Best practice: use the zip function to traverse both iterators at the same time. This is mentioned in Article 11 of Effective Python. In Python, we often encounter the need to iterate two sequences in parallel. The general approach is to write a for loop to iterate over a sequence, then find a way to obtain its index, and access the corresponding elements of the second sequence through the index. A common approach is to use the enumerate function to for index, item in enumerate(items) Gets the index in the same way. Now there is a more elegant way to write. Using the built-in zip function, it can encapsulate two or more iterators into a generator. This generator can take the next value from each iterator to form a tuple at each iteration, and then unpack it in combination with the tuple to achieve the purpose of parallel value retrieval, as in the above code for a, b in zip(self, other). Obviously, this way is more readable. However, if the sequence to be traversed is not equal in length, the zip function will terminate in advance, which may lead to unexpected results. Therefore, under the condition of uncertain whether the sequences are equal in length, we can consider using the sequences in the itertools module zip_longest Function.

So far, the overloaded "+" and "= =" operators have been preliminarily completed, and test cases can be written for verification. As the first comprehensive test class in this series, I will post a complete test code at the end of the article. Here, I will first demonstrate the effect after overloading on the console.

>>> v1 = Vector([1, 2]) >>> v1 == (1, 2) True >>> v1 + Vector((1, 1)) (2, 3) >>> v1 + [1, 1] (2, 3) >>> v1 + (1, 1, 1) (2, 3, 1)

because __ add__ The other in the method only needs to be an iteratable object without type restrictions, so the overloaded plus operator can not only add two Vector instances, but also support the addition of Vector instances to an iteratable object, whether it is list, tuple or other iteratable types. However, it should be noted that the iteratable object must be used as the second operand, that is, the operand to the right of "+". It's not difficult to understand this, because we only implement the Vector __ add__ Method, and Python's built-in type class does not understand how to add a Vector, such as the tuple class with error message below.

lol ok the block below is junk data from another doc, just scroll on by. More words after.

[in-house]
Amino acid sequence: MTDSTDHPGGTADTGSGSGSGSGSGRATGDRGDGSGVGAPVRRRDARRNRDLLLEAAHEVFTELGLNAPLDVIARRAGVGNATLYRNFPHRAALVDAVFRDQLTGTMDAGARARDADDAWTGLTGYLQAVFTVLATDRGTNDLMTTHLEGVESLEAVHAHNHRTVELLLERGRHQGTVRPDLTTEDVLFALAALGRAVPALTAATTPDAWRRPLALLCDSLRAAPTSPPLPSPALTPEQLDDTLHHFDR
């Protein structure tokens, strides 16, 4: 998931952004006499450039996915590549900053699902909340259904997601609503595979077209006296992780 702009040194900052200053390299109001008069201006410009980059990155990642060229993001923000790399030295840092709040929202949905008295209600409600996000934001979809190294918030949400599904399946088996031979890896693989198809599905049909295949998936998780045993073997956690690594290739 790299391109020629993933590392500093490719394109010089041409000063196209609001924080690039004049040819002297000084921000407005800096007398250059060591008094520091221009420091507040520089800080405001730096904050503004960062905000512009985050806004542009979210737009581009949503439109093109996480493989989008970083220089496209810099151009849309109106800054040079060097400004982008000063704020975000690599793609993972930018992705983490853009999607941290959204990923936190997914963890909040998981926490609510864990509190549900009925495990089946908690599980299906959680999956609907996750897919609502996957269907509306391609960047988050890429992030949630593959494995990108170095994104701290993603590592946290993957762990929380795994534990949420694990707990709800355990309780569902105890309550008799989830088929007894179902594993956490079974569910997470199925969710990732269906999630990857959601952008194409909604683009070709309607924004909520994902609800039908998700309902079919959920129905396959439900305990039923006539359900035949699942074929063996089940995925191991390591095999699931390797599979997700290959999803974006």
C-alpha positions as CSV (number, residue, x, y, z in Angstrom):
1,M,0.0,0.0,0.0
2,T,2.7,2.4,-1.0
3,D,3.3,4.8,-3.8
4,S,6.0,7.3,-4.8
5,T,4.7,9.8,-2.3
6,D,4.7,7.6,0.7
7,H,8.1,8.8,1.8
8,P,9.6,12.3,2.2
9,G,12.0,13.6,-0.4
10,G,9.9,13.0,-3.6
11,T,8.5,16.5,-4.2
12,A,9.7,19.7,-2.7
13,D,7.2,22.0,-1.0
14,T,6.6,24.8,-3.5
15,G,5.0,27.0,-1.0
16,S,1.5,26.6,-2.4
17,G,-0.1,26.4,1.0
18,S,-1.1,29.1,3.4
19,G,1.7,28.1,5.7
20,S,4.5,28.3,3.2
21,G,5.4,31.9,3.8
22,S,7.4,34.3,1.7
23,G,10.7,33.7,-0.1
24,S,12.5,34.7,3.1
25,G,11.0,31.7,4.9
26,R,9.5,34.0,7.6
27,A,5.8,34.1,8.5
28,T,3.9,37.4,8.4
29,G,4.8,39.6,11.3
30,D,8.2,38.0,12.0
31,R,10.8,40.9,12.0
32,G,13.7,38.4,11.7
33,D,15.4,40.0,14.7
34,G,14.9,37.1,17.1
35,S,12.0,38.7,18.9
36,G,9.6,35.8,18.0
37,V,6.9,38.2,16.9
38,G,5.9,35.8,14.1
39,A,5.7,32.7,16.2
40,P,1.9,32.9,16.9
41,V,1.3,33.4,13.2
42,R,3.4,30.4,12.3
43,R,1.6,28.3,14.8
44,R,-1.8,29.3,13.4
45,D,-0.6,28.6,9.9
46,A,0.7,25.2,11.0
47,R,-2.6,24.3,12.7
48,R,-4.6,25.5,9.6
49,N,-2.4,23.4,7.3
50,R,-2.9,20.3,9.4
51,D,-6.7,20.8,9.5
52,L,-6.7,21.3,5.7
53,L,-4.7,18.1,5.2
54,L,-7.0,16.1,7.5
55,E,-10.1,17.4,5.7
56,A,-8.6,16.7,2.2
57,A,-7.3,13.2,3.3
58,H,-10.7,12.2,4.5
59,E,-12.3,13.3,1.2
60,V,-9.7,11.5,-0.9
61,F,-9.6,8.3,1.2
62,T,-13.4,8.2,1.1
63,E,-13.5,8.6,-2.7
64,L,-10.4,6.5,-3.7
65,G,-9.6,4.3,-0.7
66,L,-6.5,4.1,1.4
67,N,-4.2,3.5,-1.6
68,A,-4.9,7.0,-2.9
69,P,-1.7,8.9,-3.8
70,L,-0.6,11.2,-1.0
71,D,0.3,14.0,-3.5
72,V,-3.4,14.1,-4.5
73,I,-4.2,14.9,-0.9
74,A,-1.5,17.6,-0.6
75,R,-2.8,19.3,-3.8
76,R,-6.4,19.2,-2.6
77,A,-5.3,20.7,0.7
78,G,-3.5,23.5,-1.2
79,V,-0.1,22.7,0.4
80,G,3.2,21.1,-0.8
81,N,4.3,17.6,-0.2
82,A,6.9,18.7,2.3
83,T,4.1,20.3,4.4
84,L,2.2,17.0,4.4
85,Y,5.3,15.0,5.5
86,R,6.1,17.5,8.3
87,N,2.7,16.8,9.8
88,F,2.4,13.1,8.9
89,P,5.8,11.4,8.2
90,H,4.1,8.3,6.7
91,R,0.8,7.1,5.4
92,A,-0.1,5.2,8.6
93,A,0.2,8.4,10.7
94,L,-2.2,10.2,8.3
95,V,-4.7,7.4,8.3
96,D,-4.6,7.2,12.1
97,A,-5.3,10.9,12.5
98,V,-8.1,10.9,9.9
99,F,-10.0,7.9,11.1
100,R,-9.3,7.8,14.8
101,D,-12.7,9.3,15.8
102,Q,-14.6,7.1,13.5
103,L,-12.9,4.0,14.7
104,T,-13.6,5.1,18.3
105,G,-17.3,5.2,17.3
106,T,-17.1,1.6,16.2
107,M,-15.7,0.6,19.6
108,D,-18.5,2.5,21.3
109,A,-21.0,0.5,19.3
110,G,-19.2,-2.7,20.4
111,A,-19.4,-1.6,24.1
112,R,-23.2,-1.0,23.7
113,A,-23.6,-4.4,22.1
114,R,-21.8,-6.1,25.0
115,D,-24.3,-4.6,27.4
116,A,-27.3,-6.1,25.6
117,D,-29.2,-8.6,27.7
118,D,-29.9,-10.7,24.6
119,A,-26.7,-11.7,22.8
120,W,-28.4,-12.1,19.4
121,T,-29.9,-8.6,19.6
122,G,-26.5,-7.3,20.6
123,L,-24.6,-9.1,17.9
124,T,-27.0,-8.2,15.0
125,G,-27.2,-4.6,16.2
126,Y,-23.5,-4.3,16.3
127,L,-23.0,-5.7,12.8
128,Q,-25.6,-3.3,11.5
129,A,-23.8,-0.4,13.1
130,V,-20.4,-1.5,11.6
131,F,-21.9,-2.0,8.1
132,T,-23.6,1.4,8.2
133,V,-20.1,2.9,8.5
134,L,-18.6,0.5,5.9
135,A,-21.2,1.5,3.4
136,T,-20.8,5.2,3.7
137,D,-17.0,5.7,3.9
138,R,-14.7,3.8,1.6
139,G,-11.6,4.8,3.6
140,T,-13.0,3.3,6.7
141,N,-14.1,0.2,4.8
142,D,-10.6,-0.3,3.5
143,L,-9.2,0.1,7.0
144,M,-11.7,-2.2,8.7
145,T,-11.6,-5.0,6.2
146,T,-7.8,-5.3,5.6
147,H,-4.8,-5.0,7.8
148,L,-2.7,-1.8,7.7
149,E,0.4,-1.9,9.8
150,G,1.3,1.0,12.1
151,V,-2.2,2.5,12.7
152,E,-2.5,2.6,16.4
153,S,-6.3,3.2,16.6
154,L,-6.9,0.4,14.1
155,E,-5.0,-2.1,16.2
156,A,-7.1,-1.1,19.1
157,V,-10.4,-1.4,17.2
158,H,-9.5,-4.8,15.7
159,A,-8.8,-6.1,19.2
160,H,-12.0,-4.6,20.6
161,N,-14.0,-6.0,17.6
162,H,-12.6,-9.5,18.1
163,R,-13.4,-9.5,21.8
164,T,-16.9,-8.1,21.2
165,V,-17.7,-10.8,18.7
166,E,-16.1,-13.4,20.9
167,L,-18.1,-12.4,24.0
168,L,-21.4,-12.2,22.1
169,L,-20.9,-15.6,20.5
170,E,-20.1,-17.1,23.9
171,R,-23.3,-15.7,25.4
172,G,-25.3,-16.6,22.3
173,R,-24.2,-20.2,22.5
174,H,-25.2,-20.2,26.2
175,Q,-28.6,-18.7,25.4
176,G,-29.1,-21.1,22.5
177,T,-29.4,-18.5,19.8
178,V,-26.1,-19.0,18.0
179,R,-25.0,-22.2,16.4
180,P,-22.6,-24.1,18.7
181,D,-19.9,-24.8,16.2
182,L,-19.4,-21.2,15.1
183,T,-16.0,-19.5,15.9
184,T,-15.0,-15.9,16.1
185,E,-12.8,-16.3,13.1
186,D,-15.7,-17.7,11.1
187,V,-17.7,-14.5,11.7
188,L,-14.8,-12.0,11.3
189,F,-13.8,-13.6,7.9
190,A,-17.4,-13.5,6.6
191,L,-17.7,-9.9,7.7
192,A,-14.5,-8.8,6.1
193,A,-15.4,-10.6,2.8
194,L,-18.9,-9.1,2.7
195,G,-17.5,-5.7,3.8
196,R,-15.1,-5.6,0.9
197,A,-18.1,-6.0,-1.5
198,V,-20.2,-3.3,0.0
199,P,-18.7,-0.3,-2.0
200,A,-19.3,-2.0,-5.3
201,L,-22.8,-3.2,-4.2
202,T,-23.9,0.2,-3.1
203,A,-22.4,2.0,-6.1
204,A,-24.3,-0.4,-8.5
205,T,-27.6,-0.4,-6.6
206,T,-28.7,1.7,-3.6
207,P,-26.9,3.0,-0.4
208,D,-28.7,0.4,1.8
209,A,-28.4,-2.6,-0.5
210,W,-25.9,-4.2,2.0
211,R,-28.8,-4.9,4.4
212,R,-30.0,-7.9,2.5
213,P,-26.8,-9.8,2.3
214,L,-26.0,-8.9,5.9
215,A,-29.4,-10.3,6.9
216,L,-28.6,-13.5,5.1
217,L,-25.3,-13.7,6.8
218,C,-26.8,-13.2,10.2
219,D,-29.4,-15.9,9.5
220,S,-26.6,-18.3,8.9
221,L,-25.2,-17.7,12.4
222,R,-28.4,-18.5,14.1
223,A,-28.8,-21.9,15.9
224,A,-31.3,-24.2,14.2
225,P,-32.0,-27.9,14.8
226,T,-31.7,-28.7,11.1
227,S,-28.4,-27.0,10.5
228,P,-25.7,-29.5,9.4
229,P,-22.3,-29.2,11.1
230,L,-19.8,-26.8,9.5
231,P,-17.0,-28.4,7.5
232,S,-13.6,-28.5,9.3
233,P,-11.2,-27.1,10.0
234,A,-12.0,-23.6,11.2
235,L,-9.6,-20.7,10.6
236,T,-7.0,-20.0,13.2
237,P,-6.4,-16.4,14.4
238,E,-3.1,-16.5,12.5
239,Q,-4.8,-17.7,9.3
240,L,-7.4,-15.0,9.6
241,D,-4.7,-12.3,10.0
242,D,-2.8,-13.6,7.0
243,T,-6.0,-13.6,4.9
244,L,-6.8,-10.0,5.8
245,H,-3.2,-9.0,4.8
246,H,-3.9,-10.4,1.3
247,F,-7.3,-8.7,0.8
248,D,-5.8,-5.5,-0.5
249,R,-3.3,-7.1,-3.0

>>> (1, 1) + v1 Traceback (most recent call last): File "<stdin>", line 1, in <module> TypeError: can only concatenate tuple (not "Vector") to tuple

### Inverse operator

So what methods do you have that don't need to override the methods in the tuple class __ add__ Method, which is obviously unreasonable, can also make the overloaded plus operator support (1, 1) + v1 And? The answer is yes. Before that, I have to mention Python's operator dispatch mechanism.

Python provides a special dispatch mechanism for infix operators. For expressions a + b, the interpreter will perform the following operations:

- If a yes __ add__ Method and does not return NotImplemented, call a.__add__(b)；
- If a no __ add__ Method or call returns NotImplemented, and check if B there is __ radd__ Method. If there is and NotImplemented is not returned, call b.__radd__(a)；
- If b not __ radd__ Method or call returns NotImplemented and throws TypeError.

Note: NotImplemented is a special built-in singleton value in Python. If the operator special method cannot handle the given operand, it should be returned to the interpreter.

If will __ add__ Called the forward method, then __ radd__ It can be called __ add__ Method, or right-hand method. This method is used to support the calculation of operands from right to left. Therefore, in order to support (1, 1) + v1, we need to define the reverse method of Vector class. The reverse method only needs to delegate to the defined method __ add__ method.

class Vector: def __add__(self, other): try: pairs = itertools.zip_longest(self, other, fillvalue=0) return Vector(a + b for a, b in pairs) except TypeError: return NotImplemented def __radd__(self, other): return self + other

__ radd__ It's usually that simple, because the interpreter calls b.__radd__(a) Here, B, that is, V1, is a Vector instance that can be added to a tuple, so at this time (1, 1) + v1 No more errors. At the same time, it is also right __ add__ Method is modified to catch a TypeError exception and return NotImplemented. This is also a best practice when overloading infix operators. Throwing an exception will cause the operator dispatch mechanism to terminate, while throwing NotImplemented will make the interpreter try to call the reverse operator method again. When the left and right operands of the operator are of different types, the reverse method may operate normally.

Now verify the overloaded inverse operator:

>>> v1 = Vector([1, 2]) >>> (1, 1) + v1 (2, 3) >>> [1, 1, 1] + v1 (2, 3, 1)

### Comparison operator